Phenolic content in tea

The phenolic content in tea refers to the phenols and polyphenols, natural plant compounds which are found in tea. These chemical compounds affect the flavor and mouthfeel of tea. Polyphenols in tea include catechins, theaflavins, tannins, and flavonoids.

Most of the polyphenols in green tea are flavan-3-ols (catechins).

Polyphenols found in green tea include, but are not limited to, epigallocatechin gallate (EGCG), epigallocatechin, epicatechin gallate, and epicatechin; flavanols such as kaempferol, quercetin, and myricitin are also found in green tea.[1]


Green tea UV 280 nm chromatogram. Highest peak is caffeine, second highest is EGCG

Catechins include epigallocatechin-3-gallate (EGCG), epicatechin (EC), epicatechin-3-gallate (ECg), epigallocatechin (EGC), catechin, and gallocatechin (GC).The content of EGCG is higher in green tea.[2]

Catechins constitute about 25% of the dry mass of a fresh tea leaf,[3] although total catechin content varies widely depending on species, clonal variation, growing location, season, light variation, and altitude. They are present in nearly all teas made from Camellia sinensis, including white tea, green tea, black tea and oolong tea.

A 2011 analysis by the European Food Safety Authority found that a cause and effect relationship could not be shown for a link between tea catechins and the maintenance of normal blood LDL-cholesterol concentration.[4]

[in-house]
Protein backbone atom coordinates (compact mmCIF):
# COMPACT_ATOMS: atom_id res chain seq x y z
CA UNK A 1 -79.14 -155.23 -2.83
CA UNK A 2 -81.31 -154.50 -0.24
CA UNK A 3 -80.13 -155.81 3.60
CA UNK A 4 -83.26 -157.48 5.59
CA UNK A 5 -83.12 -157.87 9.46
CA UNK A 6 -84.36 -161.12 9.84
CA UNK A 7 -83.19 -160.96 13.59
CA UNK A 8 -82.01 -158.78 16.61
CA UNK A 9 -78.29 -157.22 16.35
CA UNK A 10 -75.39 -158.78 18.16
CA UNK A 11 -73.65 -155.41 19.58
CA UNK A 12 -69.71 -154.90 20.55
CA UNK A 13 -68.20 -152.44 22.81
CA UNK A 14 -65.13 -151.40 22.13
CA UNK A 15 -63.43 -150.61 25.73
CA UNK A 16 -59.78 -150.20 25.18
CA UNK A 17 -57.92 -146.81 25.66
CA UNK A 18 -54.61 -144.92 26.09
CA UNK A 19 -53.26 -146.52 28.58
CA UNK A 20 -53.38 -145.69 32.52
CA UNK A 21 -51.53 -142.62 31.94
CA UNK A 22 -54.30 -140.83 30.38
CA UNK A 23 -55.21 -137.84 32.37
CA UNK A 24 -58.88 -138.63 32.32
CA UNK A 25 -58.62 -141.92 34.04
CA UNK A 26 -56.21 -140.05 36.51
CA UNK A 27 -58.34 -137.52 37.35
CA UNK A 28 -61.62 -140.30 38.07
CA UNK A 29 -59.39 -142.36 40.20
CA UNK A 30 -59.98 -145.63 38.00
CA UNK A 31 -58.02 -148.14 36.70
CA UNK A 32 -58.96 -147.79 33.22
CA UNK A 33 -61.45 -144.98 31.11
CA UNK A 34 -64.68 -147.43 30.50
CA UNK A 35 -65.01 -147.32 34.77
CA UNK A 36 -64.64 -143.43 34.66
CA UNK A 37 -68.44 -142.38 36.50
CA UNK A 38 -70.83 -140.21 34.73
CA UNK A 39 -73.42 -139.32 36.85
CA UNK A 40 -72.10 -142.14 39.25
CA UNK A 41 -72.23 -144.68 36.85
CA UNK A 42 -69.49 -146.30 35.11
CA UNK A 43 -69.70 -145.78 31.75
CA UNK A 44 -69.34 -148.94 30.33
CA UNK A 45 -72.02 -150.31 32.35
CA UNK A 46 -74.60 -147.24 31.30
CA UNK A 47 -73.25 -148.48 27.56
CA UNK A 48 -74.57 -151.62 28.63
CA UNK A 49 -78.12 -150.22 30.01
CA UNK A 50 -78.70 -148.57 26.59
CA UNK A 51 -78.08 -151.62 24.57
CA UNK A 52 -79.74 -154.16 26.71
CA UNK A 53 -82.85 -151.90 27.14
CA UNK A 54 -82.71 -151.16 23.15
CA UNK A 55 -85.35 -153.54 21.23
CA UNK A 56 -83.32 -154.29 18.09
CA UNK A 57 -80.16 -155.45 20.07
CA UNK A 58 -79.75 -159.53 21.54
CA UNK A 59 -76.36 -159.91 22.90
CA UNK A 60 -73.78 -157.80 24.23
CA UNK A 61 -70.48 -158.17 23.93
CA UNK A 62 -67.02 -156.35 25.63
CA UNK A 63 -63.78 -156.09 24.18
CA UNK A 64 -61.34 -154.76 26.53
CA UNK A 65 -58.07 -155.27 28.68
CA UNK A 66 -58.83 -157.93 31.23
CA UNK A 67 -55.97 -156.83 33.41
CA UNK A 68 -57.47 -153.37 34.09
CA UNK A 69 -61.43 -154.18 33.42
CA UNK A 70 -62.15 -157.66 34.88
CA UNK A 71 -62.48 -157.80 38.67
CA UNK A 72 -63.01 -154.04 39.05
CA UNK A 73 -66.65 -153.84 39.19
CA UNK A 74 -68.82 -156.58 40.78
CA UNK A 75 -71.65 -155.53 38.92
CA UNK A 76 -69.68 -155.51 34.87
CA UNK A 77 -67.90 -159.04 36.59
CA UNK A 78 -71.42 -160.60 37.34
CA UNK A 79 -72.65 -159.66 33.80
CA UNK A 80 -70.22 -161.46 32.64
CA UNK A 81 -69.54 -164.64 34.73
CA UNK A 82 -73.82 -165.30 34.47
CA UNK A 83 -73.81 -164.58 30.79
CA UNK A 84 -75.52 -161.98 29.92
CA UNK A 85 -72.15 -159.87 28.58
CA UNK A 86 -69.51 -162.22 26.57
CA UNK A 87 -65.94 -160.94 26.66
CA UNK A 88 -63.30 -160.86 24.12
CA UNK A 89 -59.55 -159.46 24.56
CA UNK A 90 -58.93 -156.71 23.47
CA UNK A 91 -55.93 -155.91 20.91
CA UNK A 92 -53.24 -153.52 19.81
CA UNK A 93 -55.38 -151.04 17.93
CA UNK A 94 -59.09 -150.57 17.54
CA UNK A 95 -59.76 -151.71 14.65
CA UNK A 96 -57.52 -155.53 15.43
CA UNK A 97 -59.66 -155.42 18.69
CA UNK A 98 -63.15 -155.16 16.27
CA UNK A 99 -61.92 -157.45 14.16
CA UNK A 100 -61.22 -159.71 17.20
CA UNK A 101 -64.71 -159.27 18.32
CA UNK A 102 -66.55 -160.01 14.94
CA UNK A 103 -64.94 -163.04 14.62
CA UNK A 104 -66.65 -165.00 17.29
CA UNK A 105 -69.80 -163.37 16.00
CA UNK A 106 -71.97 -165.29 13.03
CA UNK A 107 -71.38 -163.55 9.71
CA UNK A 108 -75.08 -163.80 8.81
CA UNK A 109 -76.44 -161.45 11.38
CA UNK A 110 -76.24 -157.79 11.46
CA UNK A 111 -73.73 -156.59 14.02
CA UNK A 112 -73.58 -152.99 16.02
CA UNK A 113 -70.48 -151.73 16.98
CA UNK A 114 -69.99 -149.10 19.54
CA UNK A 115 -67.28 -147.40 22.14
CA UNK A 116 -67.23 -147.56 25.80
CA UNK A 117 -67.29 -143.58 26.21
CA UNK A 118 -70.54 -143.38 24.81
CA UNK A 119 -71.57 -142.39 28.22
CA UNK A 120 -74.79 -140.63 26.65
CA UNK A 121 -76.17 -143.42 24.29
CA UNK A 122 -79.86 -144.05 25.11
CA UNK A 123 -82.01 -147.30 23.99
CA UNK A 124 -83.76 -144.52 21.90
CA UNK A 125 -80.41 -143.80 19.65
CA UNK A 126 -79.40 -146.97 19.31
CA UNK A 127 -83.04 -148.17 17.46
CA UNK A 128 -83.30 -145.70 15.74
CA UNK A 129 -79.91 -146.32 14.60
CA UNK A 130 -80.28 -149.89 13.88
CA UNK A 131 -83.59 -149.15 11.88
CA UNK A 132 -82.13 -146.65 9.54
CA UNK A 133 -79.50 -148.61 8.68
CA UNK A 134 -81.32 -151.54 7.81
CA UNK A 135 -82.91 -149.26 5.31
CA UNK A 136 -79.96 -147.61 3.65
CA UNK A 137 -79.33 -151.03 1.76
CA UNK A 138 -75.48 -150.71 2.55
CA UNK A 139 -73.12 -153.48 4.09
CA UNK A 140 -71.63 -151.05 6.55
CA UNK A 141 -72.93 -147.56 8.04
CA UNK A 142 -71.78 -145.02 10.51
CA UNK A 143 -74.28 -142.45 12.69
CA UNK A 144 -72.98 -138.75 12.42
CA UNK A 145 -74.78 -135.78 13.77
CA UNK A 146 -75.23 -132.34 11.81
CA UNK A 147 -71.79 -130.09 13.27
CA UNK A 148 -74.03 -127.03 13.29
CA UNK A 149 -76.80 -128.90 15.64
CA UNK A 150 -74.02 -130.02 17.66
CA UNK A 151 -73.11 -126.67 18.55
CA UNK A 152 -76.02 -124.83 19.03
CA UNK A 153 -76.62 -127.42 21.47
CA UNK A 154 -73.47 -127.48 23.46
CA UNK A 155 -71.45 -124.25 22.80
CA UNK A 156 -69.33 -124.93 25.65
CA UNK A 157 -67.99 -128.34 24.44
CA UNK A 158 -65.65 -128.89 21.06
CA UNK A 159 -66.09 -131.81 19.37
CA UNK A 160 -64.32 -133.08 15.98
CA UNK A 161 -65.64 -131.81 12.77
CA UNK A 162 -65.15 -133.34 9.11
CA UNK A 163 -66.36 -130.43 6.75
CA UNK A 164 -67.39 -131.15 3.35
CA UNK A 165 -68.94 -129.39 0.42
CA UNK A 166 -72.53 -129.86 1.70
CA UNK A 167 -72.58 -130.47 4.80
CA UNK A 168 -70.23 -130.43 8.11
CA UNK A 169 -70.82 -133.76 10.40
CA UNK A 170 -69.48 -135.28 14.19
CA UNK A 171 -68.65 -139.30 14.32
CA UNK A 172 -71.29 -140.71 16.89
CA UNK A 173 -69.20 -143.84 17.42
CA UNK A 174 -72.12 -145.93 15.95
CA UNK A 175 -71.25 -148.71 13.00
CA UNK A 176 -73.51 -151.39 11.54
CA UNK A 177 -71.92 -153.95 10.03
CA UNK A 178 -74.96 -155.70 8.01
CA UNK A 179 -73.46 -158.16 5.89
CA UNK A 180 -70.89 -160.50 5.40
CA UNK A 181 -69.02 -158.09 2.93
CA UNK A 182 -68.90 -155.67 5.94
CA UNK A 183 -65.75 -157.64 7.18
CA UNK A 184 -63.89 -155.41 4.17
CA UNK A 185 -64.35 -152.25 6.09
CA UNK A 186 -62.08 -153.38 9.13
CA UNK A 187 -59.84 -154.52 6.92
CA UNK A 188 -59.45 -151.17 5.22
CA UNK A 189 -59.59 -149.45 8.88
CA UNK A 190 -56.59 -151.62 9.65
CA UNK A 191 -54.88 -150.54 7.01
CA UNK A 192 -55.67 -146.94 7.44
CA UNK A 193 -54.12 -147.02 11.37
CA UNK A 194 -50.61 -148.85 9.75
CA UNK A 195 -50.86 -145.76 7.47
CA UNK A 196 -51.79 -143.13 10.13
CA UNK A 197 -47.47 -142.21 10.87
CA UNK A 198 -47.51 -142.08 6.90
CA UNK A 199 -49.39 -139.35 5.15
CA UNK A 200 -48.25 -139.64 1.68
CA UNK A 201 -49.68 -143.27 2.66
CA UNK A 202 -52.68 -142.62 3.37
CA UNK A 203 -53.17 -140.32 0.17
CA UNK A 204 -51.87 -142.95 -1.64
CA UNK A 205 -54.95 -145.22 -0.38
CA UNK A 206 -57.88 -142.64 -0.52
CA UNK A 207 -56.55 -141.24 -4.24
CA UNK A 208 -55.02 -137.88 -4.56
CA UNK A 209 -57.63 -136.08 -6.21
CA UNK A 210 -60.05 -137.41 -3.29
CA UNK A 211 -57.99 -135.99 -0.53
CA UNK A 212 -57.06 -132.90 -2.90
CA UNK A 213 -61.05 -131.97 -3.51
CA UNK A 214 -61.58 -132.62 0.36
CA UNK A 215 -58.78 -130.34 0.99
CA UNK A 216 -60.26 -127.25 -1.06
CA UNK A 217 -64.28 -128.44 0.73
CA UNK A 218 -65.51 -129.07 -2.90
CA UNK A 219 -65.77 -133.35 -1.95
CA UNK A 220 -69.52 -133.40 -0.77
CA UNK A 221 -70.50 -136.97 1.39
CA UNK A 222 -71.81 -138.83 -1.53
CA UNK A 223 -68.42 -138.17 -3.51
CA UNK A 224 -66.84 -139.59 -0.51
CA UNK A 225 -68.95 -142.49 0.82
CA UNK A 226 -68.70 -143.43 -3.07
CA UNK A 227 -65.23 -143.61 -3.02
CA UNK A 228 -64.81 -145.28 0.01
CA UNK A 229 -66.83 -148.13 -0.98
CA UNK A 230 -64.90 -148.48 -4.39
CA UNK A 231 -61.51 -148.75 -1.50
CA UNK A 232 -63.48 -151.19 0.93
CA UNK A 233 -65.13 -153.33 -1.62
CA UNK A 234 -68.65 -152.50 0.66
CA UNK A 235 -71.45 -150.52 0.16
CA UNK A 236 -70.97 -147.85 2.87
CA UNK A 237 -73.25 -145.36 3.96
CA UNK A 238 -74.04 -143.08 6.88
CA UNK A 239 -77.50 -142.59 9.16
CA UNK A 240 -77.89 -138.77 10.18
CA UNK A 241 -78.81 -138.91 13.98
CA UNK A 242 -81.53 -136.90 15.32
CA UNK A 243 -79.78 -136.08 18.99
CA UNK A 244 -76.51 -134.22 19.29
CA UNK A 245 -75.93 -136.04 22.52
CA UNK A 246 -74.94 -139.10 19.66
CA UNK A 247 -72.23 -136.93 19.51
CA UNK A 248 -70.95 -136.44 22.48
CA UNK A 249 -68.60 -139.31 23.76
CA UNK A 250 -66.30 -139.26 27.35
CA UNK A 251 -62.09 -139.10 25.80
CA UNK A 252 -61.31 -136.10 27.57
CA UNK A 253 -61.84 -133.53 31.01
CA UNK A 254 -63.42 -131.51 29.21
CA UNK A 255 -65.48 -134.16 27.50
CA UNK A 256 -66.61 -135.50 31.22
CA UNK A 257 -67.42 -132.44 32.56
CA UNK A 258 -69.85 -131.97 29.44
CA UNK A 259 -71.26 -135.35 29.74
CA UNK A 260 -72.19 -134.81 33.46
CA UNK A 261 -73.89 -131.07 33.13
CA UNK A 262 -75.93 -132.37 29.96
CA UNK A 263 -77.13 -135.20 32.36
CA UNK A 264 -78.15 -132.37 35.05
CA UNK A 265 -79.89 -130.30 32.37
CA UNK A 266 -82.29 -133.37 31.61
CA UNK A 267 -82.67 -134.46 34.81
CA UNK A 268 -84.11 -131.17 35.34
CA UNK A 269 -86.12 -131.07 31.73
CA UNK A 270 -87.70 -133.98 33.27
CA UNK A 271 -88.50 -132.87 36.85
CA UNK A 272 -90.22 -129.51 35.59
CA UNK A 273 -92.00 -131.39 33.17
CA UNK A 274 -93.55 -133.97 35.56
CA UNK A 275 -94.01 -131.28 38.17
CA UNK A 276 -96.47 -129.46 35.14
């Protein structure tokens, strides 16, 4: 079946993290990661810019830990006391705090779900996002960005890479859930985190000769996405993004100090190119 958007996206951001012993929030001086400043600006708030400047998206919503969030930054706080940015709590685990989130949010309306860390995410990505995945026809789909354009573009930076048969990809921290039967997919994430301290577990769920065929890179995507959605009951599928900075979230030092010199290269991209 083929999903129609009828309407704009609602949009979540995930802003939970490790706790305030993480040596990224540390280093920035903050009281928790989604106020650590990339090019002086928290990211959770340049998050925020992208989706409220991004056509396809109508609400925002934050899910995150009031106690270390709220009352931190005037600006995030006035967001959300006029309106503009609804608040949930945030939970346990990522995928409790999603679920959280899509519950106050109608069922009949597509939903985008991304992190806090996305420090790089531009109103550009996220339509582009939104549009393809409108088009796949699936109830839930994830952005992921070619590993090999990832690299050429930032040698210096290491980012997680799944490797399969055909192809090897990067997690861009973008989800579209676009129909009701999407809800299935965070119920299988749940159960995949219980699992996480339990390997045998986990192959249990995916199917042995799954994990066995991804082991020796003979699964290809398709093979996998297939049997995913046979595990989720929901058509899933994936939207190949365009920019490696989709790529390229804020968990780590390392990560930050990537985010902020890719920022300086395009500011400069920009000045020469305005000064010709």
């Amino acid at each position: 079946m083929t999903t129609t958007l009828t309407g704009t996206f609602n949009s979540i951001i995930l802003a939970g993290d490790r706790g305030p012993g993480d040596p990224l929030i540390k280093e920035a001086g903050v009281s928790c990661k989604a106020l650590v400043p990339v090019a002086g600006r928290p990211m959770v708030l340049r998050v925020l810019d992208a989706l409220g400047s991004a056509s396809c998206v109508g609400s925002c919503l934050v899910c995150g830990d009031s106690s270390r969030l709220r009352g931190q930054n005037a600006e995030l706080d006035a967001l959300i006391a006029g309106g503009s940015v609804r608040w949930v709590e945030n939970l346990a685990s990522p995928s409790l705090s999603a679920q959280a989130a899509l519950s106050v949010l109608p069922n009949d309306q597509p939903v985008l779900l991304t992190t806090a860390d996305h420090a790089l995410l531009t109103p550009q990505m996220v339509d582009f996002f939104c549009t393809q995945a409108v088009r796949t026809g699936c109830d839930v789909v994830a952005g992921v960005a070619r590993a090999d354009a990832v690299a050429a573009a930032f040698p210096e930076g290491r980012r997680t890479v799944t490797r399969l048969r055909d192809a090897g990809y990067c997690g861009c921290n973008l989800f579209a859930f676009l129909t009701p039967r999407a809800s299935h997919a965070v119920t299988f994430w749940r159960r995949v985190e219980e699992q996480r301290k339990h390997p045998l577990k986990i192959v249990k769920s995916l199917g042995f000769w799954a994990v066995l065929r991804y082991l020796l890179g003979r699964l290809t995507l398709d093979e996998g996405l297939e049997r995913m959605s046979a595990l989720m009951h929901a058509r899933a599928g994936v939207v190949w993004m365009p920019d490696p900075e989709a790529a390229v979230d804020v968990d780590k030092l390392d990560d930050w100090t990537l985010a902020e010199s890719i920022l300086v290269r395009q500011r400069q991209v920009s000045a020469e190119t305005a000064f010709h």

4-Hydroxybenzoic acid, 3,4-dihydroxybenzoic acid (protocatechuic acid), 3-methoxy-4-hydroxy-hippuric acid and 3-methoxy-4-hydroxybenzoic acid (vanillic acid) are the main catechins metabolites found in humans after consumption of green tea infusions.[5]


Darjeeling black tea infusion: Finer black tea has a more orange tone than red as a result of higher theaflavins content.

Catechin monomer structures are metabolized into dimers theaflavins and oligomers thearubigins with increasing degrees of oxidation of tea leaves.[6] Theaflavins contribute to the bitterness and astringency of black tea. The mean amount of theaflavins in a cup of black tea (200 ml) is 12.18 mg.[7]

Three main types of theaflavins are found in black tea, namely theaflavin (TF-1), theaflavin-3-gallate (TF-2), and theaflavin-3,3-digallate (TF-3).[8]


Tannins are astringent, bitter polyphenolic compounds that bind to and precipitate organic compounds. Gallic acid conjugates all of the catechins, such as EGCG (Epigallocatechin gallate), which are tannins with astringent qualities.[9]


Phenols called flavonoids are under preliminary research, as of 2020, but there is no evidence that flavonoids have antioxidant activity in vivo, or affect physical health or diseases.[10][11] Tea has one of the highest contents of flavonoids among common food and beverage products.[7] Catechins are the largest type of flavonoids in growing tea leaves.[6] According to a report released by USDA, in a 200-ml cup of tea, the mean total content of flavonoids is 266.68 mg for green tea, and 233.12 mg for black tea.[7]


A 2020 review found low- to moderate-quality evidence that daily tea consumption might lower the risk for cardiovascular disease and death.[12]

See also